Yoga taught me how to live with the uncertainty of recurrence and with lifelong side effects. If faced directly, a life-threatening illness can teach us how to live fearlessly.
Cancer came into my life like an uninvited guest. So I invite and welcome the rise and fall of the open sea that I fear—in my new kayak I will use the cadence of my breath to tame my fear and to learn to ride the waves, enjoying this grand part of our planet.
What’s your finest advice for a newer teacher?
Yoga is a great teacher, so is cancer. Together, they taught me to look under my skin to understand how my body and mind work. Both allowed me to find a better fit and a new kind of body/mind wisdom.
My personal experience provoked many questions: Why did yoga have such positive impacts on my body and help me manage treatment side effects? Were there specific benefits? What is the science behind yoga? What is the science behind yoga for cancer? How does it work on a cellular level? And ultimately, what poses would be most important? What are poses to avoid? All these questions gave rise to reason, evidence, and the ability to explain how yoga works! Cancer and healing made me curious about so many things in life.
To new yoga teachers and those compassionate yoga teachers who wish to bring yoga’s healing powers to cancer patients and survivors, my advice is:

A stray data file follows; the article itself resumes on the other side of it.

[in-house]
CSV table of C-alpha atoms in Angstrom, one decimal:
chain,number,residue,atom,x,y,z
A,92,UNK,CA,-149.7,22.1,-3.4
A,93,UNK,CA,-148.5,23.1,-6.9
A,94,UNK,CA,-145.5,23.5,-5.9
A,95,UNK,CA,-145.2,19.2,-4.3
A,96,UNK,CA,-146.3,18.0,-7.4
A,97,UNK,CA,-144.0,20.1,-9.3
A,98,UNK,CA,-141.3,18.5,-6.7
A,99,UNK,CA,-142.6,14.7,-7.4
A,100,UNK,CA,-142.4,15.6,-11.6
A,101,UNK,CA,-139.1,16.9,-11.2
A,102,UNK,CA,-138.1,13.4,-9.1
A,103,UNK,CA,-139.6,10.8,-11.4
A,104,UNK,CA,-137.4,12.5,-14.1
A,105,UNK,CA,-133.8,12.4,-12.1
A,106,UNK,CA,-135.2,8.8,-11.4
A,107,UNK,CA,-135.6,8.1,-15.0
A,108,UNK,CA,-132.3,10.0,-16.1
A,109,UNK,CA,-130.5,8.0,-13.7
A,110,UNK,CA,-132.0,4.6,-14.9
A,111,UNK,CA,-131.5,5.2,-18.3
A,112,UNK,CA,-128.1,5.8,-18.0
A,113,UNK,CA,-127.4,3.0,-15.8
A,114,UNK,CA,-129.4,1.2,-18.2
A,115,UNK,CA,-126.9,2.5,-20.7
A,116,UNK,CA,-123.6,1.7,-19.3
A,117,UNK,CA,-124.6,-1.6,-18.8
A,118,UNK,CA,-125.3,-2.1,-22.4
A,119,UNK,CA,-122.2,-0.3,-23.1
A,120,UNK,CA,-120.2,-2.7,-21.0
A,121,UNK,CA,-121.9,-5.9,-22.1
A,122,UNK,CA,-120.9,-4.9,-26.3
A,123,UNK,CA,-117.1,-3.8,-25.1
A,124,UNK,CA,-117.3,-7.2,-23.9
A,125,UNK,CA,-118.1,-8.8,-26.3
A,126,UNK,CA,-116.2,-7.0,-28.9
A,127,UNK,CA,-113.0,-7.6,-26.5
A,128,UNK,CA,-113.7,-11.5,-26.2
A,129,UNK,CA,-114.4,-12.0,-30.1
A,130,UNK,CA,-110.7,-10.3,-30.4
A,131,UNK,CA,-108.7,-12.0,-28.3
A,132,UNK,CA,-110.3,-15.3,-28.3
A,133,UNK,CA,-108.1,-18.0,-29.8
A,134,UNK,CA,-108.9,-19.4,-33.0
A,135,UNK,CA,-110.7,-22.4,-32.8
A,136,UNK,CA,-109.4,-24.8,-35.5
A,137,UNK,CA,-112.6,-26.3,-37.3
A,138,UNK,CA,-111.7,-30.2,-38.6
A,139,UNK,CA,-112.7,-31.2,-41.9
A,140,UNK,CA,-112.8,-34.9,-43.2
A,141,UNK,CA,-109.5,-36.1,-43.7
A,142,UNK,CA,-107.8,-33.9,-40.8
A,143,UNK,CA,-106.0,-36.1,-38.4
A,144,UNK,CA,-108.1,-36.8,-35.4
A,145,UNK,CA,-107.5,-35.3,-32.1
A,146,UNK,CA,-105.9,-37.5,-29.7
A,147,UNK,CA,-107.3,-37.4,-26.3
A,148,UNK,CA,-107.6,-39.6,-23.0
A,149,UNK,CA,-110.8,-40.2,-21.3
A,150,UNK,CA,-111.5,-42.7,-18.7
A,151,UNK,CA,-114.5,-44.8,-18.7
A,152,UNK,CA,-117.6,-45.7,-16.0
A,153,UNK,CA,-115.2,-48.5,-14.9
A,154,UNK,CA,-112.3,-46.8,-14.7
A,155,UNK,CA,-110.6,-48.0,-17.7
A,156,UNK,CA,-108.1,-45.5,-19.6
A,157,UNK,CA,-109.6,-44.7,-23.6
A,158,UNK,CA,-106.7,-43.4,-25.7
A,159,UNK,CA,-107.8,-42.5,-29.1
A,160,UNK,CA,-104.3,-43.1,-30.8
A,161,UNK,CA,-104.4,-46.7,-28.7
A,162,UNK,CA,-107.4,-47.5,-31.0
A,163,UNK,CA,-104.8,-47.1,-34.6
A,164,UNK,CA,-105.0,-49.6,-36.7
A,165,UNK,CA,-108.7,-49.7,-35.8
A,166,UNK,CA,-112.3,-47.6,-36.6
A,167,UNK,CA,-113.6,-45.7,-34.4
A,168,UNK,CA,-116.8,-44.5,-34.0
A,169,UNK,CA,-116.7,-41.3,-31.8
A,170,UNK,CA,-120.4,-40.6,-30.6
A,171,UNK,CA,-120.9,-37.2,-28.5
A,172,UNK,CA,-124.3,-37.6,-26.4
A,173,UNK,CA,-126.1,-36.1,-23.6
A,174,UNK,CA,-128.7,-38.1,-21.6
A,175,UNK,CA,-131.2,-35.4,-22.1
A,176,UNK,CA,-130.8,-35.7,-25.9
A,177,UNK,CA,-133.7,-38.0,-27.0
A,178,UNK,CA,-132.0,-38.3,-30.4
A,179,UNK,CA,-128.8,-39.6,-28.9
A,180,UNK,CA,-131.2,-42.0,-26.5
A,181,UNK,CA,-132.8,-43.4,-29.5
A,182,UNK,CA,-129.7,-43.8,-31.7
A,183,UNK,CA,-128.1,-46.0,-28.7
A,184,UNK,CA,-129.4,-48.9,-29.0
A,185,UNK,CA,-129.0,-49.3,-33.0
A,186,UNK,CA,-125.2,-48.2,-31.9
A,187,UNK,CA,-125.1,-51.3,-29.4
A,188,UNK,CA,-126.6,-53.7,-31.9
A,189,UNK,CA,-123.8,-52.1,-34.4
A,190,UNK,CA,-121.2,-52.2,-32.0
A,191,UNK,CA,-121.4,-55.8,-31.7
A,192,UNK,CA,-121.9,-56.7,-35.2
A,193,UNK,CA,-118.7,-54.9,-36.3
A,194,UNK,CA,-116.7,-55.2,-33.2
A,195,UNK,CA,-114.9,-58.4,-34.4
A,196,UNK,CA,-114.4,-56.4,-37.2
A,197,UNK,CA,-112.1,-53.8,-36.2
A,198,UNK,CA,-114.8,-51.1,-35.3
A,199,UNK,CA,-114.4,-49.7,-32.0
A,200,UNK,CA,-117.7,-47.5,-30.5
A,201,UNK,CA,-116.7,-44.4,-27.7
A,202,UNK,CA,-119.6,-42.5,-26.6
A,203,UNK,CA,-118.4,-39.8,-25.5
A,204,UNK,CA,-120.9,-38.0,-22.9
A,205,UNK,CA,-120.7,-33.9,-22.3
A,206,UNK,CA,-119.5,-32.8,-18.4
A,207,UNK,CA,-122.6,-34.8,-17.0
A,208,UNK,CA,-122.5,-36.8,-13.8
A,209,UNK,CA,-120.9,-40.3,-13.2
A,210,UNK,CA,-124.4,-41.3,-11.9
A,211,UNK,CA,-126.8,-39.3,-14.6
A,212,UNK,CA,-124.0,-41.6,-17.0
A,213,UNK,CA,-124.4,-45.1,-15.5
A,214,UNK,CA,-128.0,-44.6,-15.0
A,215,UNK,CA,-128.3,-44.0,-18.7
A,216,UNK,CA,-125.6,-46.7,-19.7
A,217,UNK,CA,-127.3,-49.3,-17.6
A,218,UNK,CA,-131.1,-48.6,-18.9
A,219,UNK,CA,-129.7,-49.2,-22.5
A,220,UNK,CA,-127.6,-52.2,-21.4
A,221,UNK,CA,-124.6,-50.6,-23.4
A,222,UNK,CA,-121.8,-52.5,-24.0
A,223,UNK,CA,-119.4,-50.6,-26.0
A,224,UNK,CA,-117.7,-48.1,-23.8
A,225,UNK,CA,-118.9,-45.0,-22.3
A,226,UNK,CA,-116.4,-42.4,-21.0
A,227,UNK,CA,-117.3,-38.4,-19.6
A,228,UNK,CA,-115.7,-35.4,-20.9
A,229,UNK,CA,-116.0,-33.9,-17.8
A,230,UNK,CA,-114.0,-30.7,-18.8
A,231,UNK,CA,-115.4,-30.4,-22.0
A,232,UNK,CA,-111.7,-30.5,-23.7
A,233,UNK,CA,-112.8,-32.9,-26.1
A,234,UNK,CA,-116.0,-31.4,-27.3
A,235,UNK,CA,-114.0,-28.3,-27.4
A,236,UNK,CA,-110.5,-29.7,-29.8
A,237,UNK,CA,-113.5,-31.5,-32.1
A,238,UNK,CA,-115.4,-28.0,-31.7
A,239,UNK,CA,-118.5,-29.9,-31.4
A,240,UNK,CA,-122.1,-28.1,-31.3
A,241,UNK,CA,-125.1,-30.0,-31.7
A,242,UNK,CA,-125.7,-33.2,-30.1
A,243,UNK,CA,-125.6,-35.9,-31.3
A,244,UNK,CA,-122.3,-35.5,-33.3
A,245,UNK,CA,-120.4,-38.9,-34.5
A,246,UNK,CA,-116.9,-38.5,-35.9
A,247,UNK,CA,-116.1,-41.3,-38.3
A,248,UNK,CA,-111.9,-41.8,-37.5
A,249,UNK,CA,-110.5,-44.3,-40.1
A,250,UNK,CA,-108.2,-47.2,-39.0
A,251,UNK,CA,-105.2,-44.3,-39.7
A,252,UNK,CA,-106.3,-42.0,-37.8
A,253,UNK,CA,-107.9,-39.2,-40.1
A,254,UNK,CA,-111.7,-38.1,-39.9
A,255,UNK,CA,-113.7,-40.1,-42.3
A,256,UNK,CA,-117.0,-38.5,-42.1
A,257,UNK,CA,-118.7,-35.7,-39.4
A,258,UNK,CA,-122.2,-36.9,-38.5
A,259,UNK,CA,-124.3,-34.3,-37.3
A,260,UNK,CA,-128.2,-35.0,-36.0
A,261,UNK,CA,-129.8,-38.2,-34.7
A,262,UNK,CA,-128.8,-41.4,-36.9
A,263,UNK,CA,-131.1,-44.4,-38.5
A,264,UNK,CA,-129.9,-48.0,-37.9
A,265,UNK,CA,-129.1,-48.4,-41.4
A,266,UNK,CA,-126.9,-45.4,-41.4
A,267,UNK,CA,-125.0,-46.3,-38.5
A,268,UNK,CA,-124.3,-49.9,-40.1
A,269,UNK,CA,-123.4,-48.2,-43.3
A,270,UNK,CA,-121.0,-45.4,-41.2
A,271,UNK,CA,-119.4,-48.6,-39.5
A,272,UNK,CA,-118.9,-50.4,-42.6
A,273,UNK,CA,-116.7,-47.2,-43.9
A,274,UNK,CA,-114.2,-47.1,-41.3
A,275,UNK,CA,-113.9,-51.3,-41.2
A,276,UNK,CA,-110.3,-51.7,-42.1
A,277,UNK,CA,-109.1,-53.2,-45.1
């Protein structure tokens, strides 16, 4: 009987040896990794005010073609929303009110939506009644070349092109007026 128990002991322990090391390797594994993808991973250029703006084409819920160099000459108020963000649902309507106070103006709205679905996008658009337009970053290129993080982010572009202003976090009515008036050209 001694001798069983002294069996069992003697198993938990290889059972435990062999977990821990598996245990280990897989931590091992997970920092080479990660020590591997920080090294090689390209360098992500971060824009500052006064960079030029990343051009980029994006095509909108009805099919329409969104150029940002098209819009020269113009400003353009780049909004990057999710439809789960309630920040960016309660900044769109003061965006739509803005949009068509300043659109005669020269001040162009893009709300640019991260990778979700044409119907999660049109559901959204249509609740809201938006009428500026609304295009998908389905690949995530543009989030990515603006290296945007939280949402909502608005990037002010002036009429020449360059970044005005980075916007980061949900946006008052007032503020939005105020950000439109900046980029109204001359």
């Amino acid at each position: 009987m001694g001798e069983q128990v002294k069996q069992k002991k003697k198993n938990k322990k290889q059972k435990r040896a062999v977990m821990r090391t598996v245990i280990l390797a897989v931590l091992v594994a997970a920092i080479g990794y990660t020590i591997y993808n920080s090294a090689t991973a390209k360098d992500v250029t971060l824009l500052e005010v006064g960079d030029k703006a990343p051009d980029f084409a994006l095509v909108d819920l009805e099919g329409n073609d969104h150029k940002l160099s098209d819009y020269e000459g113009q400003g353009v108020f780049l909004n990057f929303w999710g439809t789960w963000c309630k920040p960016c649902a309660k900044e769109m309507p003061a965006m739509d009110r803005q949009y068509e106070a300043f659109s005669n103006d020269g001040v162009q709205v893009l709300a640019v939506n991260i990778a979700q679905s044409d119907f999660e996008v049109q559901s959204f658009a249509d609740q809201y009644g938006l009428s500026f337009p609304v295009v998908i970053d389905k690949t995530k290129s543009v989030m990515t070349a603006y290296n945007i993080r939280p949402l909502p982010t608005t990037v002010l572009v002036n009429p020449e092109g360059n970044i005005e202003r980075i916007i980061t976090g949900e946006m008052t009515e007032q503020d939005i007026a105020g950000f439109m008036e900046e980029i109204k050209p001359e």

Learn about cancer. More and more cancer survivors will populate your yoga classes. Because teaching yoga to cancer survivors is different, yoga teachers have the responsibility to address the unique needs of cancer survivors.
Get specialized training. If you are a yoga teacher inspired to teach this special population, bless you. But don’t assume that compassion is enough. True compassion is based on knowledge, facts and special training. As Mr. Iyengar said:
“Do not imagine that you already understand and impose your imperfect understanding on those who come to you for help.” – BKS Iyengar, Light on Life
Be curious: Fear is a normal response to cancer. How to manage that fear becomes the challenge. Yoga gave me the curiosity to face loss, discomfort and uncertainties and to stay on the path without fear. That understanding came from researching the biological effects of yoga on cancer. Yoga like cancer is as scientific as it is spiritual! Both guide us to see the light – the life – deep inside.
Evolutionary biology or God(s)?
There are an amazing theories and facts from Evolutionary Biology.
However, God(s) are more fun. We need both!